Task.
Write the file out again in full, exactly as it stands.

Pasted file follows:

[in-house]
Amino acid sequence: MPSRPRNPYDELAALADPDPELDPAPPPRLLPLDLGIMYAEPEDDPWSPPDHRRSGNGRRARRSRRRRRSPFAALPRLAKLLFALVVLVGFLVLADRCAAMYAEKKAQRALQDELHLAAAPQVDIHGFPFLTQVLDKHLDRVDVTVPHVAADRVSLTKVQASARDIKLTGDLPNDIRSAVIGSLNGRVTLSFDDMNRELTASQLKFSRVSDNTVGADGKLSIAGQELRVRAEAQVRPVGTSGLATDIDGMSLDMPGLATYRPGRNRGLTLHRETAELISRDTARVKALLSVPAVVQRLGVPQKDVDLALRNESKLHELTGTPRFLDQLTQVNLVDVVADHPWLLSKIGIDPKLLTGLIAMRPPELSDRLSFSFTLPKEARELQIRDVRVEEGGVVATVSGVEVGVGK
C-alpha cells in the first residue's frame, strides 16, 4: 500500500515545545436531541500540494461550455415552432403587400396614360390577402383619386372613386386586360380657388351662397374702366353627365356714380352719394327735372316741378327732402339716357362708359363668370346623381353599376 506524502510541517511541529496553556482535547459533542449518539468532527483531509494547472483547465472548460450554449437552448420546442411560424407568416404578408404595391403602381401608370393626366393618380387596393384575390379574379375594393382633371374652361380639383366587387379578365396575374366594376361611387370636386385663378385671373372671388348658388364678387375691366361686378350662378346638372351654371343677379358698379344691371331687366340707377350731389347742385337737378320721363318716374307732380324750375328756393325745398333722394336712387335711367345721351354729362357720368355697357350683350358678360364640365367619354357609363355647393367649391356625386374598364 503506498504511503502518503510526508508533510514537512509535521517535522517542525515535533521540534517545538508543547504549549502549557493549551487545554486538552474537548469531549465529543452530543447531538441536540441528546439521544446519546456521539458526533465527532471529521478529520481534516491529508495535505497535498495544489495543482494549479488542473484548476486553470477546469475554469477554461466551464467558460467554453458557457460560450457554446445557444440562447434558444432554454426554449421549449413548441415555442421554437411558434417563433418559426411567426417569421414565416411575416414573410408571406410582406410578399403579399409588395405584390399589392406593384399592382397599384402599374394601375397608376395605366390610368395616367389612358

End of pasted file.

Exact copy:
[in-house]
Amino acid sequence: MPSRPRNPYDELAALADPDPELDPAPPPRLLPLDLGIMYAEPEDDPWSPPDHRRSGNGRRARRSRRRRRSPFAALPRLAKLLFALVVLVGFLVLADRCAAMYAEKKAQRALQDELHLAAAPQVDIHGFPFLTQVLDKHLDRVDVTVPHVAADRVSLTKVQASARDIKLTGDLPNDIRSAVIGSLNGRVTLSFDDMNRELTASQLKFSRVSDNTVGADGKLSIAGQELRVRAEAQVRPVGTSGLATDIDGMSLDMPGLATYRPGRNRGLTLHRETAELISRDTARVKALLSVPAVVQRLGVPQKDVDLALRNESKLHELTGTPRFLDQLTQVNLVDVVADHPWLLSKIGIDPKLLTGLIAMRPPELSDRLSFSFTLPKEARELQIRDVRVEEGGVVATVSGVEVGVGK
C-alpha cells in the first residue's frame, strides 16, 4: 500500500515545545436531541500540494461550455415552432403587400396614360390577402383619386372613386386586360380657388351662397374702366353627365356714380352719394327735372316741378327732402339716357362708359363668370346623381353599376 506524502510541517511541529496553556482535547459533542449518539468532527483531509494547472483547465472548460450554449437552448420546442411560424407568416404578408404595391403602381401608370393626366393618380387596393384575390379574379375594393382633371374652361380639383366587387379578365396575374366594376361611387370636386385663378385671373372671388348658388364678387375691366361686378350662378346638372351654371343677379358698379344691371331687366340707377350731389347742385337737378320721363318716374307732380324750375328756393325745398333722394336712387335711367345721351354729362357720368355697357350683350358678360364640365367619354357609363355647393367649391356625386374598364 503506498504511503502518503510526508508533510514537512509535521517535522517542525515535533521540534517545538508543547504549549502549557493549551487545554486538552474537548469531549465529543452530543447531538441536540441528546439521544446519546456521539458526533465527532471529521478529520481534516491529508495535505497535498495544489495543482494549479488542473484548476486553470477546469475554469477554461466551464467558460467554453458557457460560450457554446445557444440562447434558444432554454426554449421549449413548441415555442421554437411558434417563433418559426411567426417569421414565416411575416414573410408571406410582406410578399403579399409588395405584390399589392406593384399592382397599384402599374394601375397608376395605366390610368395616367389612358